FIG. 1 depicts an illustrative embodiment of a micro-machined multi-sensor 100, in accordance with the present invention. In the illustrated embodiment, the multi-sensor 100 comprises a pair of accelerometers 102 and 104. The accelerometers 102 and 104 include masses 103 and 105, respectively, each of which is substantially circular. It should be understood that the masses 103 and 105 may alternatively be substantially square, hexagonal, octagonal, or any other suitable geometric shape. The circular masses 103 and 105 are anchored to and suspended over a substrate 101 by a plurality of flexures (not shown). The multi-sensor 100 further comprises a fork member 106 configured to couple the two circular masses 103 and 105 to allow relative antiphase movement and to resist in phase movement of the masses. The pluralities of flexures anchoring the circular masses 103 and 105 and suspending them over the substrate 101 are configured to constrain the masses to move substantially only in a rotational manner relative to the substrate 101.

For example, the substrate 101 may comprise a silicon substrate, or any other suitable type of substrate. Further, the substrate 101 may be subjected to any suitable micro-machining process such as surface micro-machining to form the Micro Electro Mechanical System (MEMS) multi-sensor device. It is noted that the circular masses 103 and 105 and the coupling fork 106 of the MEMS multi-sensor 100 may be formed via any suitable process in the art.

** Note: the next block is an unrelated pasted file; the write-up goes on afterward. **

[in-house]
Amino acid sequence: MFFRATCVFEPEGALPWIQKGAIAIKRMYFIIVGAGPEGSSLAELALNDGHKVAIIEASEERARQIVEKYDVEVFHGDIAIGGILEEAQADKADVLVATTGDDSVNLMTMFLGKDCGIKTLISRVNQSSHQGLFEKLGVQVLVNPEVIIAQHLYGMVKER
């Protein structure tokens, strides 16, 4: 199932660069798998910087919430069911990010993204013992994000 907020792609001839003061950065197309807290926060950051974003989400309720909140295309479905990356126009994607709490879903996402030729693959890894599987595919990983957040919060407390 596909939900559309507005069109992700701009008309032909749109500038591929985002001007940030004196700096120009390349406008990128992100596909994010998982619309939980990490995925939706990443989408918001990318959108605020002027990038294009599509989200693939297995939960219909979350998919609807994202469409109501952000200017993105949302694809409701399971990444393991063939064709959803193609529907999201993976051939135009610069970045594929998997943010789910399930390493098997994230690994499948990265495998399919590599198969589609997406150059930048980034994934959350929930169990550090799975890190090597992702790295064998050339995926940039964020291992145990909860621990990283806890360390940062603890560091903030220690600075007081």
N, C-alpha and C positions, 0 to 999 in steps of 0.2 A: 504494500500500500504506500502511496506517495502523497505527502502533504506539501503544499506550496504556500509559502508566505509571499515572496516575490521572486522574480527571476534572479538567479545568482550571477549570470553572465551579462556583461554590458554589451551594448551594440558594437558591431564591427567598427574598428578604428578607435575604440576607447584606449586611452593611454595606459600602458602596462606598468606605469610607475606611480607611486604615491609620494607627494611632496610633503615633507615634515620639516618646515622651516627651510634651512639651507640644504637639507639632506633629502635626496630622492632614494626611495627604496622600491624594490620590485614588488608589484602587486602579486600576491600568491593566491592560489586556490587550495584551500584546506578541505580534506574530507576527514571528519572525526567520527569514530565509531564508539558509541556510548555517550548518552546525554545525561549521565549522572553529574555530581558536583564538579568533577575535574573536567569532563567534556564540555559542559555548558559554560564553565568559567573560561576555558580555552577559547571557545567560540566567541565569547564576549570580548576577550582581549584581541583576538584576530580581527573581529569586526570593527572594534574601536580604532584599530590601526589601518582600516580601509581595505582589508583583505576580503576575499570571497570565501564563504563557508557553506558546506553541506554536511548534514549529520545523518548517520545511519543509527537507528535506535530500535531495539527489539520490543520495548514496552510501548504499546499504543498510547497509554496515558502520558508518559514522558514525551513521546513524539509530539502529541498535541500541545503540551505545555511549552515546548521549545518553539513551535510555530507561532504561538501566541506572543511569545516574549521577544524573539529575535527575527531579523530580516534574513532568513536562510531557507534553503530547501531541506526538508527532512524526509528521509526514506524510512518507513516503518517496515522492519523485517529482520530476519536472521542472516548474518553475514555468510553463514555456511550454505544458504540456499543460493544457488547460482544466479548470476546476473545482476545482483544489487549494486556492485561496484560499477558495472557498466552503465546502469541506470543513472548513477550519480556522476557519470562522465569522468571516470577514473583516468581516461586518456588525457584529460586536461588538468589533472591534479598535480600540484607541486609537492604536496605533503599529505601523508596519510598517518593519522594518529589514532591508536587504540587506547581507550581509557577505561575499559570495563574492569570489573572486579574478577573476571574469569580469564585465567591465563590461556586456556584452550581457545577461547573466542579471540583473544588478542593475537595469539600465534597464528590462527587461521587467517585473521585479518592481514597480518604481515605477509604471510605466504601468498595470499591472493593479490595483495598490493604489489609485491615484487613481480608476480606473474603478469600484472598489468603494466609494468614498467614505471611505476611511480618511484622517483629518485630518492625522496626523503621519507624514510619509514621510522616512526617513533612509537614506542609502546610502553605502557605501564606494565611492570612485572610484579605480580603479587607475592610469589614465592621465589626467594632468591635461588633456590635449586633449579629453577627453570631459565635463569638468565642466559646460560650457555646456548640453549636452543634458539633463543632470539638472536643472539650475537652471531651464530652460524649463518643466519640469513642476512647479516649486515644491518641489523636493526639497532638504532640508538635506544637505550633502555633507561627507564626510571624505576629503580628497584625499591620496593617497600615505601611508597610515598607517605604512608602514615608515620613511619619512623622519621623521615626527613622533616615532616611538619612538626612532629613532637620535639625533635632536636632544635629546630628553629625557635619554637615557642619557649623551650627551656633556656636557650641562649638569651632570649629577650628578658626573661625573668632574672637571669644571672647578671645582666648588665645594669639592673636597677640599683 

As shown in FIG. 1, the multi-sensor 100 has two associated mutually orthogonal rotation-sensing axes X and Y in the plane of the substrate 101, and one associated acceleration-sensing axis Z perpendicular to the rotation axes X and Y (i.e., perpendicular to the substrate 101). The multi-sensor 100 is configured to provide two indications of angular rate sensing relative to the rotation axes X and Y, and one indication of acceleration sensing relative to the acceleration axis Z. Further, each of the circular masses 103 and 105 has lateral and longitudinal axes of symmetry (not labeled) and a rotation axis (i.e., rotation axes 142 and 144, see FIG. 1) perpendicular to the lateral and longitudinal axes associated therewith.